We took the one day trolley tour to see the overview in one day. The downfall was we were doing two days in DC so we had too much walking for the second day. The other negitive was we were afraid to get down after 3:00 because the lines to get on the crowded buses were too long.
If you are traveling on a budget to/from DC to/from Boston, New York or Philadelphia look into taking one of the Chinatown buses. It is the cheapest form of transportation i.e., flights; trains or standard Greyhound buses. Plus, given gas prices and tolls it is cheaper than driving. For example one-way from NYC to DC is less than $20.
We were in Washington a few weeks ago (end of april). Because it was just a day trip on our way round the east coast, we decided to take a "hop-on-hop-off" bus tour to see as much we can. Unfortunately we settle for the "city sight seeing" tour with their red double decker buses because there was a brochure in the hotel lobby. We spend more than half of the time waitig for the bus!! The buses of the red line circulates supposedly every half of an hour, but it was more than one hour. Then we decided to take the other offered line: the blue line, which should go to Georgetown. We were waiting for 3 hours! We never saw the blue line even existed!
As you can imagine, we were disappointed and angry, so we planned to complain about their bad service. But the man just got angry and we didn´t obtain our money back.
Conclusion: never use this sight seeing tour when you visit Washington. The personal was unfriendly and the buses always late!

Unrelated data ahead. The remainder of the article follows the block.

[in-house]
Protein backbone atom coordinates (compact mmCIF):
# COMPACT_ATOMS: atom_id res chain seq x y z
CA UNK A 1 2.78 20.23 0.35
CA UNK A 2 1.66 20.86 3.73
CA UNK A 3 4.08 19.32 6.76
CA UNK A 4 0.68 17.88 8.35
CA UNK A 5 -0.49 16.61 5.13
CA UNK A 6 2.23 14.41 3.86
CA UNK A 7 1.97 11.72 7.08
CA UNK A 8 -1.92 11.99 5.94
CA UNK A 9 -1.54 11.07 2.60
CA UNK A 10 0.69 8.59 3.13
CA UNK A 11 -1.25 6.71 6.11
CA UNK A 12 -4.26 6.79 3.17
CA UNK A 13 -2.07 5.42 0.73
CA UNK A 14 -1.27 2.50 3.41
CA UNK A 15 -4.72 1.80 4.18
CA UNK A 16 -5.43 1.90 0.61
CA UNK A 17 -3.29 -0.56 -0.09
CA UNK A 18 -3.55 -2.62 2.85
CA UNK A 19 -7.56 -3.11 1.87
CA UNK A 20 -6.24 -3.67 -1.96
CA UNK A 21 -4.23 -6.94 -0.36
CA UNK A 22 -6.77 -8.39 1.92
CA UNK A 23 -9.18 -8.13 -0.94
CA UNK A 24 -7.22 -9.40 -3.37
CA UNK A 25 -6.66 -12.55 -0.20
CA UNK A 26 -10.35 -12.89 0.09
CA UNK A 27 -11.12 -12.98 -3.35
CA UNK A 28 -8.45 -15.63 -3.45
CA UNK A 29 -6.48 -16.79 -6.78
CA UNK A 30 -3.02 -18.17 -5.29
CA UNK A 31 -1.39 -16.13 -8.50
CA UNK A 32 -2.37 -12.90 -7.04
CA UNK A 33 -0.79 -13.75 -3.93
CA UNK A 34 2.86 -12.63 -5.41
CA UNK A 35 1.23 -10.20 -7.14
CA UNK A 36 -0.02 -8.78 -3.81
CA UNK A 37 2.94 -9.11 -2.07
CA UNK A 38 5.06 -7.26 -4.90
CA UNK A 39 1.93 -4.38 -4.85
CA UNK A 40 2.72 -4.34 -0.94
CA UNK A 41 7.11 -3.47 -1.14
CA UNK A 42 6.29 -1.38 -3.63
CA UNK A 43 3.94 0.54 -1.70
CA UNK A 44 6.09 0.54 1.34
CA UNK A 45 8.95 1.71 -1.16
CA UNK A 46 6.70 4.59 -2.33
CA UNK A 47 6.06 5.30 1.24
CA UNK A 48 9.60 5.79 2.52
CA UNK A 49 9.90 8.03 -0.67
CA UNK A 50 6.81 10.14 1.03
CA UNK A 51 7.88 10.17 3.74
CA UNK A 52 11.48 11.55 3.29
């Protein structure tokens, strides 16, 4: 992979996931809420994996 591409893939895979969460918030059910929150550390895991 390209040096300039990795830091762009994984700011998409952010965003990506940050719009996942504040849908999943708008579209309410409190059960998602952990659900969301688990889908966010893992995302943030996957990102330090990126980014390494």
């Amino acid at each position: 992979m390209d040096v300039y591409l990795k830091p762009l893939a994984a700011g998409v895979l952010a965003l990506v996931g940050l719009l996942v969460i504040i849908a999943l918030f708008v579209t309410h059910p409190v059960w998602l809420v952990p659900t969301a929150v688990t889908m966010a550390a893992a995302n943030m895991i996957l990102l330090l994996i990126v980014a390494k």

About 4 hours from NYC on the non stop bus it can be a VERY cheap way to arrive here. My last greyhound ticket was $20 one way. The buses are comfortable enough and for the price when on sale you really don't mind.
Of course Greyhound can get you anywhere in the country with enough time. So most are familiar with the idea at the least.
The "Tourmobile" was the mode of choice for part of a day to get around and get a bit of a feel for the Mall area of DC.
My intentions were to use this to access some of the Memorials and Arlington Cemetery.The idea is good in that this "tour" has about fifteen or so stops in and around the Mall area and is narrated with some basic information about the particular stop.One has the ability to get on and off throughout the day so if you want to skip something on the tour you can stay on and get off whenever you like.The stops are well marked with big blue signs..and the vehicles themselves are big blue tandem bus like things,easy to find.
I picked up the Tour at Union Station which is towards the end of the tour but it is cyclical so it doesnt matter where you start or finnish,you always have the ability to see all of the stops that it makes.
Its a bit of a walk to get to the Tidal Basin area where the Memorials to FDR and Jefferson are located and the "Tourmobile" gets you here easily.
Included in the price...one day for $ 25.00 was the "inside" tour of Arlington Cemetery" which has a price of $7.00 if you were to get yourself there on your own and just use it for the Arlington tour.
All in all I thought it was good value for the money that I spent and the wear and tear it saved my ankle [still recovering from a fracture] was priceless!
The grounds of Arlington are HUGE so to have a bit of a drive about was pretty handy.
In general using it to get to the Tidal Basin and Arlington Cemetery in additon to getting a feel for the Mall area was a good idea for me!